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Transnational Litigation In United States Courts

Author: Harold Hongju Koh
ISBN: 9781587787355
Size: 53.50 MB
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This readable text by a leading international law scholar provides an incisive, analytic guide to transnational litigation in the United States courts, covering complex doctrines in depth, while remaining clear and accessible for students. All major doctrinal areas are addressed, including transnational public and private law litigation, extraterritoriality, foreign sovereign immunity, the Act of State Doctrine, jurisdiction to adjudicate, service of process, forum non conveniens, transnational discovery, and recognition and enforcement of foreign judgments and injunctive decrees.

Transnational Civil Litigation

Author: George Rutherglen
Publisher: Foundation Press
ISBN: 9781634595001
Size: 57.88 MB
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This text on transnational civil litigation presents the basic legal doctrine within a larger, illuminating conceptual framework. The book organizes the subject around three basic concepts: national sovereignty, individual rights, and political accountability. After highlighting the unique problems of litigation across national boundaries, the book explores the essential role of individual rights, especially due process and substantive human rights. It then examines the role of the political branches of government in enacting the statutes and treaties that govern transnational litigation. These three concepts play out in the following chapters: Introductory chapters on jurisdiction in three different senses: personal jurisdiction; prescriptive jurisdiction (especially extraterritoriality); and federal subject-matter jurisdiction. A chapter on foreign sovereigns as litigants, concerned with sovereign immunity and the act of state doctrine. Two chapters on procedure in pending cases, one on service of process and discovery, and another on parallel proceedings, concerned with forum non conveniens, stays, and anti-suit injunctions. Two final chapters addressed to the resolution of disputes, through recognition of foreign judgments and enforcement of arbitration agreements and awards.

Forum Shopping And Venue In Transnational Litigation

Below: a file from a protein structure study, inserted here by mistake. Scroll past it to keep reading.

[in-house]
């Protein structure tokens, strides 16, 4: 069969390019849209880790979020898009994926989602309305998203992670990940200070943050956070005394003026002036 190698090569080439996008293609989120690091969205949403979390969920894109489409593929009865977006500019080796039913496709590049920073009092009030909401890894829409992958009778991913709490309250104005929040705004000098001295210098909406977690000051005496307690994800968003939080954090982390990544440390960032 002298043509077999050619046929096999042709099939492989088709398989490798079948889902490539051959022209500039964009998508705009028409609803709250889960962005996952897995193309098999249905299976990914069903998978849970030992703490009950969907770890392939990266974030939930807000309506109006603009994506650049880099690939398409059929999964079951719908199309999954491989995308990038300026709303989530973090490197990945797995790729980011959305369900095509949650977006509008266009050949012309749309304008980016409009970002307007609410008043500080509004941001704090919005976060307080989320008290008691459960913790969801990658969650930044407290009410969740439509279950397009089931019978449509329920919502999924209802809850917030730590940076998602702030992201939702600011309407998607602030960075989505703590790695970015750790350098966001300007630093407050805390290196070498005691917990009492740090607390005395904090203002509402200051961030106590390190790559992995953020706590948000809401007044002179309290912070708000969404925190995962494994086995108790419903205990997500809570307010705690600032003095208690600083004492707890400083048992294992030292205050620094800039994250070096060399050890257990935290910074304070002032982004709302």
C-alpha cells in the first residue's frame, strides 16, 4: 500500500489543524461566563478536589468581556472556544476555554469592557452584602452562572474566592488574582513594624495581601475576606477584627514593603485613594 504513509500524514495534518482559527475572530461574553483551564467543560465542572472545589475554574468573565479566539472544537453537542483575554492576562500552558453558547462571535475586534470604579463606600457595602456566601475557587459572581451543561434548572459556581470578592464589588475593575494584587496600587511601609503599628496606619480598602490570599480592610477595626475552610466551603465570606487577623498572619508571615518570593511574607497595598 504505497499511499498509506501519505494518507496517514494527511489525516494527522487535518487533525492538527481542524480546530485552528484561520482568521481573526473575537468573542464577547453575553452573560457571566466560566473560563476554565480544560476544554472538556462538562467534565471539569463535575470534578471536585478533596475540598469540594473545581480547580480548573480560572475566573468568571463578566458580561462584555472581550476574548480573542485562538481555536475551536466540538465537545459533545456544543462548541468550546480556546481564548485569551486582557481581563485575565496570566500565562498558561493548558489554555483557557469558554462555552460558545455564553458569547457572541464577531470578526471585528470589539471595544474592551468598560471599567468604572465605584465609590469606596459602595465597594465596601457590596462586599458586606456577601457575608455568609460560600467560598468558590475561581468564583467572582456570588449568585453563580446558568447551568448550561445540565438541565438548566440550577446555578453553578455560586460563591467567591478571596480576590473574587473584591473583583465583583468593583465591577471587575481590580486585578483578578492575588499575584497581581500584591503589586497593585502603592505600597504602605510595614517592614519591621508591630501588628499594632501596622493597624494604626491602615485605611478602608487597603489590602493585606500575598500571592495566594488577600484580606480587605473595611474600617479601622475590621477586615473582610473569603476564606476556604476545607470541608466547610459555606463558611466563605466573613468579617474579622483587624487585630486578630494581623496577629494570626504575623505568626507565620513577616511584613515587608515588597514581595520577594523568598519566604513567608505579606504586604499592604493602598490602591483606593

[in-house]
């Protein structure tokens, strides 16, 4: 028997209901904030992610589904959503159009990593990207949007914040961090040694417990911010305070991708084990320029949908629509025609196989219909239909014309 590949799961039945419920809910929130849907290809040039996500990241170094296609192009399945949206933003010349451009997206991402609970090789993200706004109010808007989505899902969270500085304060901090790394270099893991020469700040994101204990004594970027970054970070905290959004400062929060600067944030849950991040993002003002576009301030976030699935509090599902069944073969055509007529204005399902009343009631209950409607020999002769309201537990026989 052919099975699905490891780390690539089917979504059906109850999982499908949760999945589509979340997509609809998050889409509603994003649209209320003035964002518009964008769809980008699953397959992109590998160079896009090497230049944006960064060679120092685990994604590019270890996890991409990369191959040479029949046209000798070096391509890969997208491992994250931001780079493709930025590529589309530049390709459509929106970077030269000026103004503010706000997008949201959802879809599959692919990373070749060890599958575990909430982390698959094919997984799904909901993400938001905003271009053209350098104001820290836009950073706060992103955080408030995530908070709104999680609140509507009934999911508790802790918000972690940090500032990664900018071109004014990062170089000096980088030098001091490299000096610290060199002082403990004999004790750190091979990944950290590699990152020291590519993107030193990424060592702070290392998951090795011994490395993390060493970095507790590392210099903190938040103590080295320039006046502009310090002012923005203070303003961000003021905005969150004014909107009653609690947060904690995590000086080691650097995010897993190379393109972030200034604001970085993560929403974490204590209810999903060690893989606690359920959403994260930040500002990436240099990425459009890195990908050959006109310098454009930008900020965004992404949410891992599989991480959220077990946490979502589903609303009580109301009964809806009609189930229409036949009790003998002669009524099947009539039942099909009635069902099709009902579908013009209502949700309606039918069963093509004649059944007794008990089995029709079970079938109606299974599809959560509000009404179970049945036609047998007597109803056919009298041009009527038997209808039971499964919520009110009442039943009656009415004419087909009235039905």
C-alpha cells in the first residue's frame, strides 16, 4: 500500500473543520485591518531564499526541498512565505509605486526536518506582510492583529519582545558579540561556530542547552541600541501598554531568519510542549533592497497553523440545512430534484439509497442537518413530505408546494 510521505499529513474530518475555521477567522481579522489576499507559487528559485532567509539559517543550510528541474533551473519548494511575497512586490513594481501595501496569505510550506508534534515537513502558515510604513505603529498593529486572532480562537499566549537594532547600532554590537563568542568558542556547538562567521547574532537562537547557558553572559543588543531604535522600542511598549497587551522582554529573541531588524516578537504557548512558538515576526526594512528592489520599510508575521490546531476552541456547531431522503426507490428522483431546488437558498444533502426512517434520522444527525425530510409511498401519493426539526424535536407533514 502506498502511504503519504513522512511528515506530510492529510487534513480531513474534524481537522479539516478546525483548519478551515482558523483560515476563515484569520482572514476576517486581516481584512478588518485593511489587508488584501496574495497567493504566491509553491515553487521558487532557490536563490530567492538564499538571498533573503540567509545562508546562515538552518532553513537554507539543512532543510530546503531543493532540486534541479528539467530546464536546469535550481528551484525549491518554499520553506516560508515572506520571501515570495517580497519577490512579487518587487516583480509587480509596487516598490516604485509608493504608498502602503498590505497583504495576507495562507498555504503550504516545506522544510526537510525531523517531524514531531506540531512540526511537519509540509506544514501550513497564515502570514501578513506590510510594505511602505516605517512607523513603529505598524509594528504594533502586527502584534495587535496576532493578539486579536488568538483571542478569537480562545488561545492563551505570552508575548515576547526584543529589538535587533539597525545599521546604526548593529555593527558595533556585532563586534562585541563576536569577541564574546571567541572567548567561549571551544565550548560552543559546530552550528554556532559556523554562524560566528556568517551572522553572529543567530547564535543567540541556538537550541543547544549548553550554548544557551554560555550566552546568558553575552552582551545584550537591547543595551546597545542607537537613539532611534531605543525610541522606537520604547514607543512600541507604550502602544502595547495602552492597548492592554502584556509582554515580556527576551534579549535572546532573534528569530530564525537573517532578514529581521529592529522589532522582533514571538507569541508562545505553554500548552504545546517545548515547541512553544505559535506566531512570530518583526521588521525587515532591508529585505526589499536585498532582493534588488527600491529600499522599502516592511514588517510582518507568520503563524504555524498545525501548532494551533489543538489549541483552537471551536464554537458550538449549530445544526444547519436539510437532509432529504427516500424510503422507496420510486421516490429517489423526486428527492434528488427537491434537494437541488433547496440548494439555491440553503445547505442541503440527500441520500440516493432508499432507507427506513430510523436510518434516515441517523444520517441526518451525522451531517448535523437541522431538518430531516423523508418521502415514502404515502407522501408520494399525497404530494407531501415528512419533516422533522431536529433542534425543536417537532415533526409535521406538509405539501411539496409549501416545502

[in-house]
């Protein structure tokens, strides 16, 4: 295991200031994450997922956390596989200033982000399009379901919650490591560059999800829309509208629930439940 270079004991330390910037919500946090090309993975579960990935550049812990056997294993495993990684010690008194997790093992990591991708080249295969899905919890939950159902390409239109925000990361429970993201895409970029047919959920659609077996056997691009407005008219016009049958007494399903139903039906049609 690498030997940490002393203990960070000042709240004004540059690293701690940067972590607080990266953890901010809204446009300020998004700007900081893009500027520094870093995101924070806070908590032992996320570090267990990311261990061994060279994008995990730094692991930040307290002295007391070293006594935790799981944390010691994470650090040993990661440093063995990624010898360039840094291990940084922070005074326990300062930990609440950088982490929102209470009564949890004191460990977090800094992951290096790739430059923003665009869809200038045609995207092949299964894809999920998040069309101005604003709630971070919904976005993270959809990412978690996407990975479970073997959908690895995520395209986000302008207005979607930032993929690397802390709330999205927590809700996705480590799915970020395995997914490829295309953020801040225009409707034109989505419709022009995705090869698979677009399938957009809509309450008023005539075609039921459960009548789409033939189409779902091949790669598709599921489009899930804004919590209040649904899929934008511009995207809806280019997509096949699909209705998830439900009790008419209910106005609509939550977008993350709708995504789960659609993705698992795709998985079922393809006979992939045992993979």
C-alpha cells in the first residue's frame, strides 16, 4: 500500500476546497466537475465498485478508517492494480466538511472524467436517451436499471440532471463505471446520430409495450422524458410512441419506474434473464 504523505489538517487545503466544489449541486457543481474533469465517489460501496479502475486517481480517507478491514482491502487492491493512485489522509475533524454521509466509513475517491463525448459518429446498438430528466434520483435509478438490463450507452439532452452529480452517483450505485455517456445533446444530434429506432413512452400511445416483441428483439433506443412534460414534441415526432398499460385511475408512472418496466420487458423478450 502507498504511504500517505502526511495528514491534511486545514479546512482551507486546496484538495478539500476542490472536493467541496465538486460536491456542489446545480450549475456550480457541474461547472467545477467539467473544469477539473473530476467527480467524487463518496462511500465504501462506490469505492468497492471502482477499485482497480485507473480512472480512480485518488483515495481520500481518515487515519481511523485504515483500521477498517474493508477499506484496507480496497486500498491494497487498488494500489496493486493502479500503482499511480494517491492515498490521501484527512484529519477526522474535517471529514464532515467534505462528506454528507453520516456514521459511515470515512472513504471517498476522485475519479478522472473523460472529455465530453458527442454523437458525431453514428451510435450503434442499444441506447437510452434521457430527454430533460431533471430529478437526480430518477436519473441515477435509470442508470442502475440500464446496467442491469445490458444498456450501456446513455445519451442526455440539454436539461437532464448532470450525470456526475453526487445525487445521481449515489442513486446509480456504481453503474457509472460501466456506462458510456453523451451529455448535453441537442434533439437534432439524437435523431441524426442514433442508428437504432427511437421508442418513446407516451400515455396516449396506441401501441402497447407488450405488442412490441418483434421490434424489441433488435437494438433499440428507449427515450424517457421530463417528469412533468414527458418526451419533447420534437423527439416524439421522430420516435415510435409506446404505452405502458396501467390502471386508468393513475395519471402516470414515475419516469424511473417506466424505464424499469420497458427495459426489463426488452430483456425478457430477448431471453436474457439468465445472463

Author: Andrew S. Bell
Publisher: Oxford University Press on Demand
ISBN: 9780199248186
Size: 44.73 MB
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Forum shopping in international litigation and arbitration is the product of the differences which exist in the procedural and substantive laws of countries throughout the world participating in an ever-more globalized economy.This book provides an in-depth study of the conditions for, motivations behind and techniques of forum shopping as well as possible defences against it. It will be of interest to practitioners, judges and academics throughout the common law world, the European Union and the United States.

The Proposed Hague Convention On Jurisdiction And Foreign Judgments

Author: Samuel P. Baumgartner
Publisher: Mohr Siebeck
ISBN: 9783161480133
Size: 65.41 MB
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In this study, the current effort at The Hague to create a world-wide convention on jurisdiction and judgments is taken as a starting point to inquire into the process of making law for transnational litigation across the Atlantic Ocean. Samuel Baumgartner seeks to demonstrate that the difficulties that have plagued the negotiations at The Hague are largely the result of very different views on the appropriate approaches to transnational cases in the United States on the one hand and in continental Europe on the other. He traces the historical development of those approaches and utilizes a case study to more clearly identify the factors affecting lawmaking for transnational litigation. He concludes that treaties such as the one currently negotiated at The Hague have great promise as tools for lawmaking in this area, but only if the negotiators engage in mutual education about the assumptions and ideas underlying their policy preferences. A discussion of the implications of these findings for the remaining discussions at The Hague concludes the book.

Torture As Tort

Author: Craig Scott
Publisher: Bloomsbury Publishing
ISBN: 1847316808
Size: 20.50 MB